Understanding Spoke Tapers and Gauges

This post is my humble attempt at an explanation of spoke tapers and gauges. This is a somewhat confusing topic but I’ll try to make it as clear as possible. It’s a bit of a read, but hopefully not too long.

Spoke Gauge refers to the diameter of a spoke. Many spokes have multiple diameters along their length, this is referred to as taper.

There are four primary types of spoke tapers used by wheel builders; straight gauge, double butted, triple butted, and bladed. Straight gauge spokes are a consistent diameter along their entire length. Double-butted (DD) spokes have two diameters, a wider diameter at the ends, and a narrow tapered diameter at the arm (middle portion between the elbow and the thread). Triple-butted (3D) spokes have three diameters, a wider diameter at the head, a narrower tapered section at the arm, and a third diameter at the threads. The diameter at the threaded end of the 3D spoke is greater than the tapered section, but narrower than the head section. A bladed spoke starts its life as a round spoke, but then it’s middle section is worked flat. Bladed spokes offer some advantages in aerodynamics and loadability, and they look pretty cool too.

Spoke Gauge describes the diameter of the spoke, although many people simply refer to spokes by their diameter in millimetres these days. Below is a breakdown of some common spoke gauges and their metric equivalents:

13 Gauge = 2.3mm
14 Gauge = 2.0mm
15 Gauge = 1.8mm
16 Gauge = 1.6mm
17 Gauge = 1.5mm

When referring to a tapered spokes profile it’s typically described by its diameters. For example a Sapim Race double butted (DD) spoke has a profile of 2.0/1.8/2.0. This gets a little trickier with triple butted (3D) spokes that feature three diameters. The Sapim Force is a 3D spoke with a profile of 2.18/1.8/2.0. Bladed spokes feature round sections at the head and thread ends, and a flat or ovalized profile section in the middle. The Sapim CX-Ray is a j-bend bladed spoke with superior fatigue resistance. It has a profile of 2.0/(0.9x2.2)/2.0 mm. The bracketed section refers to its thickness of 0.9mm, and width of 2.2mm, at the bladed section.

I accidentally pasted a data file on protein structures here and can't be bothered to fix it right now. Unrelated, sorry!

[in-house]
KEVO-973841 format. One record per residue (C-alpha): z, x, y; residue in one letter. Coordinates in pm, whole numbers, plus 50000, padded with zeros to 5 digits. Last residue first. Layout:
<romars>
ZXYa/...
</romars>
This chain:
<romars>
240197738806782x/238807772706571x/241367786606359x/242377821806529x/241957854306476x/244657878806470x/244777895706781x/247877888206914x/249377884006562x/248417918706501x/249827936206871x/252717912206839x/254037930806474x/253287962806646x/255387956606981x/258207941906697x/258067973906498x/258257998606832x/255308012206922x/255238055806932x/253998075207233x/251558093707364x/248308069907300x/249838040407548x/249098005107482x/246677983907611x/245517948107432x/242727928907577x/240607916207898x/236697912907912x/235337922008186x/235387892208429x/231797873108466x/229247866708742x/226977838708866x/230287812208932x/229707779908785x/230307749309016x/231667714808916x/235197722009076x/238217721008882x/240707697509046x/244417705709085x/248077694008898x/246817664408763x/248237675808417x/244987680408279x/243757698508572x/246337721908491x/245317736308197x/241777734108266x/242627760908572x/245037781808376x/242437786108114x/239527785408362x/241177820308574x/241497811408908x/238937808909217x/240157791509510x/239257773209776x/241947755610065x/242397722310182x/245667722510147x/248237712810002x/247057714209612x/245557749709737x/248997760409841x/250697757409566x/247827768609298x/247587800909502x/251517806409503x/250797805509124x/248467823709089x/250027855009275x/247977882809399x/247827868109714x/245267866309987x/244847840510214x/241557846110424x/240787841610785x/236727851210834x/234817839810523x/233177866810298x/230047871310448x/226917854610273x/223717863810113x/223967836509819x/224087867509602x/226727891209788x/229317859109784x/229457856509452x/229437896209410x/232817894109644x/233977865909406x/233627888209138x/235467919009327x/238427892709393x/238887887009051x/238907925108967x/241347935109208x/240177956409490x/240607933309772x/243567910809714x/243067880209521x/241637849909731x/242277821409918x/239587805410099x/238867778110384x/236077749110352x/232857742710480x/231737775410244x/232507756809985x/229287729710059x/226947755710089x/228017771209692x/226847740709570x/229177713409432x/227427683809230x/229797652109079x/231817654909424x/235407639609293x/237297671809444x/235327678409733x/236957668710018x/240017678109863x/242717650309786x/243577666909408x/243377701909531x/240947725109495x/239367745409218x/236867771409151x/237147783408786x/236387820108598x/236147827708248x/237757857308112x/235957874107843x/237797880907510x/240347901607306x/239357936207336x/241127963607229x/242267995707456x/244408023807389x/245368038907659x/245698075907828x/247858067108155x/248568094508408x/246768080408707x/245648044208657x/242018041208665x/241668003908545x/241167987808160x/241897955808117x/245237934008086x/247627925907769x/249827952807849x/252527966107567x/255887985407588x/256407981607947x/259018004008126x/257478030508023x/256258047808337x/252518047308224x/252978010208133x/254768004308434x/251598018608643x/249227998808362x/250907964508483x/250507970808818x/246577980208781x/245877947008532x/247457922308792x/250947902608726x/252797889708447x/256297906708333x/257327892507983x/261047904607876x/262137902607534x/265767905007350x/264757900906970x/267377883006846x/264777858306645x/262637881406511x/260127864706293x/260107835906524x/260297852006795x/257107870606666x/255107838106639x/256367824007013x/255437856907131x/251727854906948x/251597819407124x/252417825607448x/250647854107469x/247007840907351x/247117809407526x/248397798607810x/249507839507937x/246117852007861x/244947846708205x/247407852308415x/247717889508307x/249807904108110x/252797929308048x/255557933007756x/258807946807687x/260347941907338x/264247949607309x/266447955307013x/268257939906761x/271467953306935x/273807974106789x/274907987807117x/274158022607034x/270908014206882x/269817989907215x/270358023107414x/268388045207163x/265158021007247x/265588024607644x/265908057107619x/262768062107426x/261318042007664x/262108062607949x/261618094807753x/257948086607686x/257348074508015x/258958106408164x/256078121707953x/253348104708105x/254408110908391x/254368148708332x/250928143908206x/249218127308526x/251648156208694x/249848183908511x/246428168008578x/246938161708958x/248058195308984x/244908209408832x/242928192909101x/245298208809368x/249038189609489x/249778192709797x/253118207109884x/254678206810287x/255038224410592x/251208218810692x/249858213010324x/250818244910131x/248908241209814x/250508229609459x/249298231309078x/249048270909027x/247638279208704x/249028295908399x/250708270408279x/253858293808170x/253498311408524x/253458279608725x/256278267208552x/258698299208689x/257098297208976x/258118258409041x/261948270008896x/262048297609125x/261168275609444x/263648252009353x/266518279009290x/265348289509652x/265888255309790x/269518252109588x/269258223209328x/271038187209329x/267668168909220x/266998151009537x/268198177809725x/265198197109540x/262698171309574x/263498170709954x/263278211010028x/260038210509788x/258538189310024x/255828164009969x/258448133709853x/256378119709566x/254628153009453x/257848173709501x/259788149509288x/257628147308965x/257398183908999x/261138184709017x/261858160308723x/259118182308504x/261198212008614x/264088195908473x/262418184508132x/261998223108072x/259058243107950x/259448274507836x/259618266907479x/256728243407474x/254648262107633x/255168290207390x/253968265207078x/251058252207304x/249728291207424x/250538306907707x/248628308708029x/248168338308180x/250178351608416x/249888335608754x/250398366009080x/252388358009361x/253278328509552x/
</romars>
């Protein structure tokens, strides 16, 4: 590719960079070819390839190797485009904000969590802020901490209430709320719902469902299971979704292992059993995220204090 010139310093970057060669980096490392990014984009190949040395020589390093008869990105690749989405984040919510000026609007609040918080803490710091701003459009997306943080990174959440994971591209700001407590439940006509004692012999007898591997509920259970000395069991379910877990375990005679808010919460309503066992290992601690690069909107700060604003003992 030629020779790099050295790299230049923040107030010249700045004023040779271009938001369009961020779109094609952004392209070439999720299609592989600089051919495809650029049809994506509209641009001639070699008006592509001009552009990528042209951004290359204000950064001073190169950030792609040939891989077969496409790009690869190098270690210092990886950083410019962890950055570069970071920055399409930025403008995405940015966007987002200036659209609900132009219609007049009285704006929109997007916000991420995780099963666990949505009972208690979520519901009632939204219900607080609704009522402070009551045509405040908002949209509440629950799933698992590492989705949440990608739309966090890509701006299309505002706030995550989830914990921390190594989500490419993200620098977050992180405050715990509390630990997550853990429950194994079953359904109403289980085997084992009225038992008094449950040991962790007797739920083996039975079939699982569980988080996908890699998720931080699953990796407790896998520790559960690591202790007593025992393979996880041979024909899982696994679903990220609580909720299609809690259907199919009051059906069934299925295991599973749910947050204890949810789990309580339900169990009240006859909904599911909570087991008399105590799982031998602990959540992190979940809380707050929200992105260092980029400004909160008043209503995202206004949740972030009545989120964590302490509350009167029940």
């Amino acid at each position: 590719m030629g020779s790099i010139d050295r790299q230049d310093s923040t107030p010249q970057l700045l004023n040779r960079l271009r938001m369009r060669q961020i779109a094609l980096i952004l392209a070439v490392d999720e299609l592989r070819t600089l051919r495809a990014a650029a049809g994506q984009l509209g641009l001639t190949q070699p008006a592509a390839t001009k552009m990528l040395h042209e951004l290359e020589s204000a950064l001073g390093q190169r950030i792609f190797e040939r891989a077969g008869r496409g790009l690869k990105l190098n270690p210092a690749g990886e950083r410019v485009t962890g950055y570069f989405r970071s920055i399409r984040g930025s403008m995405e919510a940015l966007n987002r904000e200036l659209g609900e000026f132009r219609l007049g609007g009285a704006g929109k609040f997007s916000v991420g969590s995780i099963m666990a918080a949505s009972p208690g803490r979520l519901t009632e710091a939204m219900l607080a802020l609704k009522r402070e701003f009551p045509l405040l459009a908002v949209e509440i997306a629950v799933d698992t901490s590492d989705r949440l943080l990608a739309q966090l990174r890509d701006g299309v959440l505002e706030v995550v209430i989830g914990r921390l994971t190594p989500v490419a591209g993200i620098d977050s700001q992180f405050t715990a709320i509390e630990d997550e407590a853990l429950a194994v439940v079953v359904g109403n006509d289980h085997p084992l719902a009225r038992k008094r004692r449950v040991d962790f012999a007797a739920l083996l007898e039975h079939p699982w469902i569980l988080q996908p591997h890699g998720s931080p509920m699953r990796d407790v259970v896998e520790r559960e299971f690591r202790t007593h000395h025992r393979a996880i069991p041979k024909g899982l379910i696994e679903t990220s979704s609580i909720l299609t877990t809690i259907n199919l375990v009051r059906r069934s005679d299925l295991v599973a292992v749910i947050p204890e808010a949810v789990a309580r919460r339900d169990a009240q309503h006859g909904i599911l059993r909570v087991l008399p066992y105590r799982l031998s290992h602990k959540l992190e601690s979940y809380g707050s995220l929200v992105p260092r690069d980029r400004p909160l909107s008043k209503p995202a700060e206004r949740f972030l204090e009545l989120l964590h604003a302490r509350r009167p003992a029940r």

In spokes, as in every other aspect of cycling there are exceptions. One of these exceptions is the single butted spoke. Single butted spokes are designed for high load applications like tandems and e-bikes. They feature a wider profile at the head section that quickly tapers to a narrower section for the remainder of the spokes length.The Sapim Strong is a single-butted spoke with a profile of 2.3/2.0.

There’s a wide variety of options available when choosing spokes for your wheels. By understanding the spoke properties you can better decide what works best for your application.


Awesome, thanks.

I added it to #reference tag as well.

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